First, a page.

iPad Air review: a heavyweight contender for the best tablet ever made
8 March 2014
Conclusion: The consensus is that this is the first, real successor since the last major iPad, the iPad 2. And that consensus is correct. The iPad Air not only feels different (lighter, faster, less calories) but it is different, from the way it has been designed, to the hardware lurking inside it, to iOS 7 itself. Everything Apple has been working on up until this point has culminated in the creation of the iPad Air.
Summary: This is truly the new iPad we've wanted for a long time, at least as far as the design and form factor is concerned. With the iPad Mini, it was clear that Apple's focus would be on improving the portability and use comfort. The only drawback is that the thinner aluminum on the back does not feel as solid as the previous generations. But, without doubt, the best tablet in the market is now even better.
Pros: Weight shed makes a lot of difference, Very sophisticated design, Good battery life, Retina Display still rocks
Cons: Pricey proposition, for the higher storage versions, No TouchID
Summary: Love is in the air. The fifth generation of Apple's big seller is now available for purchase. Finally, the California-based company unveils a thinner device -- and at a height of a mere 7.5 mm (~0.3 inches), it has certainly earned the name "Air". The new A7 processor, familiar from the iPhone 5s, is at work in the newest iPad as well -- and it even clocks at a higher frequency than in its pocket-sized sibling. How did the iPad Air fare in our test laboratory?
Pros: Bright, high-contrast display, Excellent color reproduction, Good touchscreen, High-performance SoC, First-class manufacturing, Very long battery life, Fast browser performance, Fit for VoIP audio/video calls, Very good speakers..., The iPad Air is thin and lightweight. Even just its appearance makes it stand out from the crowd. Also, the Retina display is still an excellent piece of equipment. Its color accuracy is especially fantastic.
Cons: ...which are unfortunately poorly positioned, High surface temperatures under load, No current data transfer standards, No Flash support, The iPad's connectivity options are still somewhat meager. Apple should work on this in the future.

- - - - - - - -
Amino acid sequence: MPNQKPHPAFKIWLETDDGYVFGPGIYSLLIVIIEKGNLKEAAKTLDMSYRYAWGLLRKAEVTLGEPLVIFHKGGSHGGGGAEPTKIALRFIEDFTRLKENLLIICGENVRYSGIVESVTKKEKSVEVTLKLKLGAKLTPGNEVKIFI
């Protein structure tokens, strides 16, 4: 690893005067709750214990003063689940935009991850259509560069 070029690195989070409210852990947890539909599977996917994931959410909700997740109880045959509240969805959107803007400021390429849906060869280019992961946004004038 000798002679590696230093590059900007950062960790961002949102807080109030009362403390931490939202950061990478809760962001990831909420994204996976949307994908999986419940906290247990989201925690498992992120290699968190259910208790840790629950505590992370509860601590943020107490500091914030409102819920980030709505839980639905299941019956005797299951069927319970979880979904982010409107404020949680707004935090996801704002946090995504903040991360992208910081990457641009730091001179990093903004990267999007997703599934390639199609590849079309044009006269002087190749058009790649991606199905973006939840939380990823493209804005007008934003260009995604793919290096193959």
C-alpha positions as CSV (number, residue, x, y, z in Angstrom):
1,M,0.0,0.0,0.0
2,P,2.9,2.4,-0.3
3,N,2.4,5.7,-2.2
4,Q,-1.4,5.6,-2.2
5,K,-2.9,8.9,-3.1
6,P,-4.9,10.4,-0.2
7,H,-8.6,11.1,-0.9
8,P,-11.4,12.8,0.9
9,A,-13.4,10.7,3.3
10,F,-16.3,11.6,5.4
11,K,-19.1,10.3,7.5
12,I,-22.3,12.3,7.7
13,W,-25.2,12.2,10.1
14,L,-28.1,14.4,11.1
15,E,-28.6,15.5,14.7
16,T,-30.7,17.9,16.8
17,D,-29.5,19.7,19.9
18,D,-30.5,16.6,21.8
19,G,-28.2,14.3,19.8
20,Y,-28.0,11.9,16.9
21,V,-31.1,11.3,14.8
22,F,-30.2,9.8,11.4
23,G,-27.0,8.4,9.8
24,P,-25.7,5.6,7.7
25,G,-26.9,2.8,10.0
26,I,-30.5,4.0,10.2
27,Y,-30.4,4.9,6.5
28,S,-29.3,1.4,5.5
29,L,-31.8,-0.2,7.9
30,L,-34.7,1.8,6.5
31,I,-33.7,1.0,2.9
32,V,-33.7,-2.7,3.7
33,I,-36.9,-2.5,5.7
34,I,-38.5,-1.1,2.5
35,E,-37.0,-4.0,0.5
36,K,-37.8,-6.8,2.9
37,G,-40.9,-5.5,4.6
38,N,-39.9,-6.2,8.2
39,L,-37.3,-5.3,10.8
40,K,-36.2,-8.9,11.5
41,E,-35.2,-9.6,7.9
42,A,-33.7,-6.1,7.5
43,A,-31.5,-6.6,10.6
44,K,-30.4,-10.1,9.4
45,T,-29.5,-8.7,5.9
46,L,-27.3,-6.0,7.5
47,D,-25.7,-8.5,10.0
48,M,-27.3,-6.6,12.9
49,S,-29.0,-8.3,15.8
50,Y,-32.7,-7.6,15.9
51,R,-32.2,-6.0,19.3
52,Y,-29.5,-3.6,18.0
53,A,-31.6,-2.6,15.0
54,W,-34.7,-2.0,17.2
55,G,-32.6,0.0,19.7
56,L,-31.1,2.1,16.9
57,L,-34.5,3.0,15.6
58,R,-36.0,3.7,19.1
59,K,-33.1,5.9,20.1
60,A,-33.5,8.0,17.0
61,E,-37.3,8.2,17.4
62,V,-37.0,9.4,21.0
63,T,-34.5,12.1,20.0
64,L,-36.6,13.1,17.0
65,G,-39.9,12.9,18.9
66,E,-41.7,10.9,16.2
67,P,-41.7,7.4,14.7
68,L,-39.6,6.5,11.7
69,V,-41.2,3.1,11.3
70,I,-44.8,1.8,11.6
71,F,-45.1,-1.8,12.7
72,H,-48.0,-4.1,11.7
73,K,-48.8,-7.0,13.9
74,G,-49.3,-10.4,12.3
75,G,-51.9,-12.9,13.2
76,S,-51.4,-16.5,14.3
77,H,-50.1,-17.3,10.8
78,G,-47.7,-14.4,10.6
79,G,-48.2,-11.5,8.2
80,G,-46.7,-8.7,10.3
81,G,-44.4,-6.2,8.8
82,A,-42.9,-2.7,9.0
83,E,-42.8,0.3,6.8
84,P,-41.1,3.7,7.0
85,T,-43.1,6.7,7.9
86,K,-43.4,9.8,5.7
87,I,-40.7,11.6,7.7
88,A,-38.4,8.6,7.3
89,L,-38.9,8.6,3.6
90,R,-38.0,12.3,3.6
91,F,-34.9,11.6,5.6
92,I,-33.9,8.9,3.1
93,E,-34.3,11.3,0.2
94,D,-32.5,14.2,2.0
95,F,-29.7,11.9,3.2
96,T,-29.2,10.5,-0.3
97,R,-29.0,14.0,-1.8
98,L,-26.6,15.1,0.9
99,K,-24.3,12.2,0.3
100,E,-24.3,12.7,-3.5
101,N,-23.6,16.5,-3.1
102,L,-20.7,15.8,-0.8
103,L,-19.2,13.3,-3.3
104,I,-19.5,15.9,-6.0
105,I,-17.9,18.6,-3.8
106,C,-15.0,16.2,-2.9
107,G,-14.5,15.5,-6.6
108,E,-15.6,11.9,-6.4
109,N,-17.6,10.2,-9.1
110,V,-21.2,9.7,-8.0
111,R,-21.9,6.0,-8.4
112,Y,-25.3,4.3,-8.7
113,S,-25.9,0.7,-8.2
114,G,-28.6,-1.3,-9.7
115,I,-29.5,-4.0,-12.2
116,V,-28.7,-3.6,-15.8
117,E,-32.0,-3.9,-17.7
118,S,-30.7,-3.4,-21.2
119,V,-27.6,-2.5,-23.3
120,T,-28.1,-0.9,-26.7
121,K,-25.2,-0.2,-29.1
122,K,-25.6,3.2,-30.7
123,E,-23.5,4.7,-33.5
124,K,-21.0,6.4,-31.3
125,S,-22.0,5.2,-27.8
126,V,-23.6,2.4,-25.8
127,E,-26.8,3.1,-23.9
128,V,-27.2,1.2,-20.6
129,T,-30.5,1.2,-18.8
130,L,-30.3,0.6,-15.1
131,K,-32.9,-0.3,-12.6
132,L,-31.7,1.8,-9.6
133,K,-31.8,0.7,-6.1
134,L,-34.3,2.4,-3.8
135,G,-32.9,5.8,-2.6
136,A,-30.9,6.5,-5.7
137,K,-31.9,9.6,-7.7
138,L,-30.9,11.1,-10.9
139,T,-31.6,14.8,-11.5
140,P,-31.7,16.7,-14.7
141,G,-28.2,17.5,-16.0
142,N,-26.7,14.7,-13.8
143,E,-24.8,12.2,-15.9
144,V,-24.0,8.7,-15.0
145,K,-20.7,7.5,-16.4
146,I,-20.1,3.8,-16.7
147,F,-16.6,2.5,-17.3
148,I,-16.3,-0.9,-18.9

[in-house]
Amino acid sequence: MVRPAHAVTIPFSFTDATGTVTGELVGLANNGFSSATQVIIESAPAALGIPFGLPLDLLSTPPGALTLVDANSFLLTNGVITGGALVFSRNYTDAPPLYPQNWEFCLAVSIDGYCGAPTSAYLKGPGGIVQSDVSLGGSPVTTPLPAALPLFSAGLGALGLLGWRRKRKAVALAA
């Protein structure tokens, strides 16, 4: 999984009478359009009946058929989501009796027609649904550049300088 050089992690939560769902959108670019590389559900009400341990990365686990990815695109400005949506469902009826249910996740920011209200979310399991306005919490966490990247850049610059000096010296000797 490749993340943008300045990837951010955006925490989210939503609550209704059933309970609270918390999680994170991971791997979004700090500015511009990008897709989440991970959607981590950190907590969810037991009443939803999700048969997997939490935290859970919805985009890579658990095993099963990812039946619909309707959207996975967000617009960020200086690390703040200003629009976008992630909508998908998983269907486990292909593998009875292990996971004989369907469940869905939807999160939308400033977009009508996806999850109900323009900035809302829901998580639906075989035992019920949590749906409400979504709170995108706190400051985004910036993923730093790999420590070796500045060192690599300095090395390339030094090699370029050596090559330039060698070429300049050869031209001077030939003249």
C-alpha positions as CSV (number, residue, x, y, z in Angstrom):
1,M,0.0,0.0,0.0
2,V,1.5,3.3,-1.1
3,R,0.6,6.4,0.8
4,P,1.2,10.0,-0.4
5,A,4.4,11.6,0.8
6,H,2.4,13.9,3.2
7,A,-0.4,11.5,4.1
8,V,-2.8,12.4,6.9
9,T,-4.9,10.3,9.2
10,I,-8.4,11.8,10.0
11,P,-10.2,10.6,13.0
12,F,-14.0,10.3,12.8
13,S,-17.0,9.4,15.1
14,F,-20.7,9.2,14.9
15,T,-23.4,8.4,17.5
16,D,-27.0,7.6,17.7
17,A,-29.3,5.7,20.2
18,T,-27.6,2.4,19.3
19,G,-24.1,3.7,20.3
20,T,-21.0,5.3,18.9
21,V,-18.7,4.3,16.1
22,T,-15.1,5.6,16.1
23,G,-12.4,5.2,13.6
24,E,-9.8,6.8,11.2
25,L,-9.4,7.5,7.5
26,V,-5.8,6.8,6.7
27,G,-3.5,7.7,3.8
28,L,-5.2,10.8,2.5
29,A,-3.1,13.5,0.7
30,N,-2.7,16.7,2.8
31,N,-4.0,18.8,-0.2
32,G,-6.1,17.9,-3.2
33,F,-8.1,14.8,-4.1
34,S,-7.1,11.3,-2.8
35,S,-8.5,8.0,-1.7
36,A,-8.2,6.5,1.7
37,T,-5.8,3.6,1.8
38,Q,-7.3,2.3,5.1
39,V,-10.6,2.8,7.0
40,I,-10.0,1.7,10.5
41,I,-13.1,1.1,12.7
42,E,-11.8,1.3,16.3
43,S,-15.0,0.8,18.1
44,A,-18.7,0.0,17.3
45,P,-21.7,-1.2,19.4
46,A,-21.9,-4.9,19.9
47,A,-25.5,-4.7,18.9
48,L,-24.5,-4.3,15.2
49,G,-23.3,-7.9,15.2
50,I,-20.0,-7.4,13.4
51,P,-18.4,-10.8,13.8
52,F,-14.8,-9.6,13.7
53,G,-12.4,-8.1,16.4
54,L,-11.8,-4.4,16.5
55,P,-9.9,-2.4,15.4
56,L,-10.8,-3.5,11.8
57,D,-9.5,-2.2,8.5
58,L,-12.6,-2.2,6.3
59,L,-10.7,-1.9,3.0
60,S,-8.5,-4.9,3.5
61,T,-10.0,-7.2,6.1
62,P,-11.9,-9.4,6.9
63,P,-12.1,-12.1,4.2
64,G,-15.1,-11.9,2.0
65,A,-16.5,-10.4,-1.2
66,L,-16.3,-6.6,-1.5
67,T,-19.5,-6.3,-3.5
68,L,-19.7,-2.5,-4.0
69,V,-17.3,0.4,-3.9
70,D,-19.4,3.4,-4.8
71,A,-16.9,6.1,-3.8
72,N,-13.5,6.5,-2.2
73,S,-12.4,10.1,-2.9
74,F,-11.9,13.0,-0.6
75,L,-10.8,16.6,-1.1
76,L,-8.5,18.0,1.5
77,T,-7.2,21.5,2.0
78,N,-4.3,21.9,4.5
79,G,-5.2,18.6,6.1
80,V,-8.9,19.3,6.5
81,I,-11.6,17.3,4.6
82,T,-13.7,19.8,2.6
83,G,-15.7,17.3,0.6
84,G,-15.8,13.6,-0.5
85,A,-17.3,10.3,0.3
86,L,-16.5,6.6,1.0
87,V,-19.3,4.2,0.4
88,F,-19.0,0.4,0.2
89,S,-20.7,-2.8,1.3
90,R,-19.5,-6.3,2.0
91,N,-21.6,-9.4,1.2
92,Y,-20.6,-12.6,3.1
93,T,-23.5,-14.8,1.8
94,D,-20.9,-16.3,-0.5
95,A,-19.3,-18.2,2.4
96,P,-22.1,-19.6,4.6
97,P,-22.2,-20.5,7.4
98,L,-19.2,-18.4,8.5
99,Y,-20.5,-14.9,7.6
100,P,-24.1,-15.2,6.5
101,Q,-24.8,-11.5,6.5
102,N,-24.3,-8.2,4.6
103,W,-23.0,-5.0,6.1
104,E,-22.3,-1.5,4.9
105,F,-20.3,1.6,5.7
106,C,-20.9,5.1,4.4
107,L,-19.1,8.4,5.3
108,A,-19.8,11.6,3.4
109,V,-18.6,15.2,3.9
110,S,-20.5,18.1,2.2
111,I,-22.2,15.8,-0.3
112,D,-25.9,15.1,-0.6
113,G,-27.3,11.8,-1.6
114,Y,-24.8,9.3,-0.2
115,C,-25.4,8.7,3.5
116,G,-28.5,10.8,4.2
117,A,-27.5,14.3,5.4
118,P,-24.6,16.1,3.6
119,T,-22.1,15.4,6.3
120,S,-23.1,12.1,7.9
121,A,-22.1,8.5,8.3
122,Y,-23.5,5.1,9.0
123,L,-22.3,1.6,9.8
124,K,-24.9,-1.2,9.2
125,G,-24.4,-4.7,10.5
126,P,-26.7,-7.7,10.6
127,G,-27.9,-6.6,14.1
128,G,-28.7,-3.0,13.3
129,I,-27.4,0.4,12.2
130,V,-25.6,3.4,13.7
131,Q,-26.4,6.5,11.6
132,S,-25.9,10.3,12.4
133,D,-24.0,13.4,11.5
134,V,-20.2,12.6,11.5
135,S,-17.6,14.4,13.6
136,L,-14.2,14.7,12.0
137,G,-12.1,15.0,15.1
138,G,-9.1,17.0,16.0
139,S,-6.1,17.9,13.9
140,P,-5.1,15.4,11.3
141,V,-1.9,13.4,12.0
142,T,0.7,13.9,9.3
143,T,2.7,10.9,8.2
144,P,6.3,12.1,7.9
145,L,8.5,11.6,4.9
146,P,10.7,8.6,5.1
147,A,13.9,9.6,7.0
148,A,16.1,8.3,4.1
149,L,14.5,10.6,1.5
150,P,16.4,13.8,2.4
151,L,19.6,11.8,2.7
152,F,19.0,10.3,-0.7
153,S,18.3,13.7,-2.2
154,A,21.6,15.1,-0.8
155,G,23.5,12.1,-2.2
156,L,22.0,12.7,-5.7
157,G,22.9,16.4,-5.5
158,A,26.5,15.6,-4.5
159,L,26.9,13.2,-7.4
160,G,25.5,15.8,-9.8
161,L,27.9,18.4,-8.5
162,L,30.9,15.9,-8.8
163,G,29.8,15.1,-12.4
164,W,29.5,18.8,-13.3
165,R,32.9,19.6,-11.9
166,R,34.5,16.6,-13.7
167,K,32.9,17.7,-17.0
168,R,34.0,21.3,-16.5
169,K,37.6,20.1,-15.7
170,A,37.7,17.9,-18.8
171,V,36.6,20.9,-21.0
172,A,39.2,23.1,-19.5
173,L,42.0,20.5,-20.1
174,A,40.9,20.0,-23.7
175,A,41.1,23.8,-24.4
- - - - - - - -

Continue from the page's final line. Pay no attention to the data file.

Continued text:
Summary: Let's murder a metaphor. In June of 2010, two months after Apple had shipped the first iPad, Steve Jobs sat on stage with Walt Mossberg and Kara Swisher at the D8 conference and compared tablets and PCs to cars and trucks. “PCs are going to be like trucks,” said Jobs. "They’re still going to be around. They’re still going to have a lot of value. But they’re going to be used by like one out of x people.
Conclusion: The display on the iPad Air is no longer the highest resolution panel found on a tablet but it continues to look as good as ever. I have zero complaints with the IPS display as colors and text were sharp and vivid while brightness remained a strong point. The 4:3 aspect ratio will still cause some to gripe compared to 16:9 offerings that are more suited to video and the outdoor performance isn’t anything to write home about.
Excerpt: After a lot of speculation and waiting Apple finally revealed a set of new iPads to the world a few weeks ago. While we still are waiting for the new iPad Mini we have gotten our hands on the new iPad Air and are putting it through the test to see if it is a worthy successor for the previous models. The new iPad Air comes with a much sleeker body as well as upgraded innards making it one of the best ~10 inch tablets available right now.
Pros: Excellent screen, Much improved design, Fast, Excellent app-selection, Perfect for reading comics and magainzes
Cons: iOS needs a bit more innovation, No fingerprint sensor
Excerpt: It has arrived, Apple's fifth-generation iPad Air has not only been given a new light-sounding name but also an agile redesign that replaces the original bulky picture frame-like bezel design we are all familiar with ever since the inception of the first iPad, and those palm-digging tapered edges for a more utilitarian design.
Apple iPad Air review: the same as before, only better
10 November 2013
Conclusion: Calling this device lighter, thinner, and more powerful may sound like some buzzwordy, marketing nonsense. We thought so ourselves at first. But after using it for a week and comparing it to last year’s iPad 3, we’re convinced this was exactly what the aging iPad lineup needed more than anything.
Pros: Gorgeous, crisp display, Very lightweight and portable, Impressive performance with no notable issues, Long battery life, An endless amount of available content to consume
Cons: The iPad Air was released on November 1 with a base price of $499 plus tax for the 16GB model. Each higher-capacity model increases in price by $100, meaning the 32, 64, and 128GB will set you back $599, $699, and $799, respectively.